Tuesday, May 21, 2019

The Snare 
by Susie Blair

 This past Mother’s Day I was reminiscing about my mother and the wonderful person she was.  Not only did she write two children’s books that were simultaneously published in Canada and the United States (she received letters from children in Ontario, Iceland and England) but she also wrote articles in McCall’s, Good Housekeeping and probably other magazines (under a nom de plume…the name not ever revealed to us either). Mama was well known around Alexandria and Baton Rouge.  She was a frequent guest speaker at Garden Clubs, Matinee Music clubs, and Junior Leagues.  She was known for her wit and unusual insights into every day living.  She was also a Bible scholar and was known for her vast knowledge of the history of the Bible.  Her Sunday school classes were well attended at Emmanuel Baptist Church in Alexandria. 

Mama was well known in other circles as well.    She was known by several Governors and people all over Louisiana, yet she never put on “airs”. Ms. Susie was Ms. Susie.   It was nothing for her to jump in a swimming pool, in her evening gown, on a dare in front of lots of important people from Louisiana.  It was nothing for her to answer the front door barefoot and in shorts for a visiting governor.  It was nothing for her to call a representative or senator in Washington, D.C., about business that wasn’t something Daddy, a state senator, should handle on the state level.  If something wasn’t handled correctly, Mama went right to the source, or the manager, or the head of the company.  She even had warehouses shut down because of some illegal underhanded business.   

Yet, Mama seemed to meet everyone as if they had been friends forever.  This is probably because she was a Methodist minister’s daughter and grew up all over Louisiana.  One of her favorite quotes was, “My whole life has been in a fishbowl.  I was one as a minister’s child and another one as a politician’s wife.    One day I’m gonna’ write a book.”  I wish she had. 

Mama loved to write, but then she did come by it naturally.  Her Aunt Dolly played the piano and wrote songs.  Her mother wrote poetry.  Her brother wrote textbooks and her sister wrote poetry and painted.   She came from a family of creative people.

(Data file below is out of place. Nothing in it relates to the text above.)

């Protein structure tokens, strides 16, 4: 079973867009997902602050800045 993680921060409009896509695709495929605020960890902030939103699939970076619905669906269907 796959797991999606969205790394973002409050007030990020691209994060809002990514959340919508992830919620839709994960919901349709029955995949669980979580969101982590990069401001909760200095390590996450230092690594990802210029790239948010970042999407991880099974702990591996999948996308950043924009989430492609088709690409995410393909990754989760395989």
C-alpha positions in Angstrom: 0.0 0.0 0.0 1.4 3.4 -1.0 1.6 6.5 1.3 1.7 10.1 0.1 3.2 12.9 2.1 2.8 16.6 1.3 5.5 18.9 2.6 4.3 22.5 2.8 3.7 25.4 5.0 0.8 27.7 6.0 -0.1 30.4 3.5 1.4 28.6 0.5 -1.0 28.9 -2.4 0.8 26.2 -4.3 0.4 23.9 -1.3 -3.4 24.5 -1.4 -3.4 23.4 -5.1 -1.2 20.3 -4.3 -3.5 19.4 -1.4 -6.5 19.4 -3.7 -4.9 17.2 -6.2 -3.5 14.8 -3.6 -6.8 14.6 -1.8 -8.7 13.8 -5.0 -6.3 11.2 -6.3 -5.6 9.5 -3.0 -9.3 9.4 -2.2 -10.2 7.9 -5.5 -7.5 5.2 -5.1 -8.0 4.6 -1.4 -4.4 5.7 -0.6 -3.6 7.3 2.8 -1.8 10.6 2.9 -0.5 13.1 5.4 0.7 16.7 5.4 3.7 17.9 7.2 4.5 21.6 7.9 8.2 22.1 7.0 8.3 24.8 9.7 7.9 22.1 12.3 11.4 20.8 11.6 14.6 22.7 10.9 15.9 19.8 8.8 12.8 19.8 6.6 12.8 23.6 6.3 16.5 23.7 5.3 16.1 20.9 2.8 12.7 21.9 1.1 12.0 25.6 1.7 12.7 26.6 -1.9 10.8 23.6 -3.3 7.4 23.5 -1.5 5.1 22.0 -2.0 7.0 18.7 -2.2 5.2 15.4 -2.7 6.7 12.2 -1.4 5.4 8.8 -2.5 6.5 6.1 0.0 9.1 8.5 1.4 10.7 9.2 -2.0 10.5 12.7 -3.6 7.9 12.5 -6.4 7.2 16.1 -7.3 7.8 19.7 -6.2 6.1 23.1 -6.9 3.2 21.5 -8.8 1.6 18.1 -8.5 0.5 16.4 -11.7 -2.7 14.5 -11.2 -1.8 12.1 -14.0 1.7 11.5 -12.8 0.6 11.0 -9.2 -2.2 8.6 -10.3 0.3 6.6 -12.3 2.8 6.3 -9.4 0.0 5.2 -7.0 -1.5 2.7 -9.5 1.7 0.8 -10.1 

There is so much more I could tell about Susie Blair,  but today I want to share a poem she wrote years ago, the date unknown – I discovered it when in college and have kept it with me all my life.


By Susie Blair

Psalm 25:15 “My eyes are ever toward the Lord, for He shall pluck my feet out of the net.”
Psalm 31:4 “Pull me out of the net, for thou art my strength.”

It looked like a cobweb.  Lacy, pretty, not very strong.
Something I could touch, brush aside if it bothered me.
So, I reached out, I touched it.  Things began to happen that surprised me plenty!
It looked like a cobweb, not very strong,
Only it seemed to have a strange quality,
Holding tight, tight.
I couldn’t let go.

I couldn’t get out.
Either I got smaller to be held by a cobweb, or it got bigger to hold me. 
I couldn’t tell which.
The bands of silk were rawhide strips.  Green rawhide digging into my flesh every time I moved.
I looked at myself, Helpless there,

Wanting to get out.
I looked again.  I was smaller,
Quite little,
The web was the same.  It was I so changed.
 The web had changed me from big to little the moment I touched it.

Now it was too late,
Now I was too little, too helpless to ever escape.
I just had to sit and wait,
Hopelessly to be consumed piece by piece.
Till I became nothing, nothing, nothing at all.
This was the Web of Sin.
No escape?

I felt so small, incapable of trying.
Weaker, every minute.
I cried over and over, Help!
Please help me!  Someone, please!
In a frenzy of fear, I turned, twisted, fought with all my strength.
My strength was nothing, nothing at all.
The web!

The terrible sticky web!
How I wished I never touched it.
Too late!  I cried.
But I was wrong.
I had become small, almost nothing.

Suddenly a big strong hand reached, tore away the sticky web.
Effortlessly, easily, picked me up.  Held me high.
I leaned over, I looked down, afraid of falling.
Then…I looked up.
I saw a face
Gentle, patient, kind.

A voice that said, “I won’t let you fall.  Not ever, not ever.
You may jump off if you like, but you only get tangled up again.
Why not stay.  Stay here in my hand.
Don’t look down.  You’ll feel frightened.  Look up!
Look up, little one.
I did.

I felt stronger almost at once.
Daily I grew again.  Regained my stature, my smallness disappeared.
I got bigger,
Less afraid.
As I got stronger, He let me help Him going about picking up others caught in the web.
I could tear the web away from others myself….
With Him helping me, of course!
Never by myself.

Note: I recently discovered two magazine articles that were published and am looking forward to reading them soon.  Still no sign of her nom de plume.

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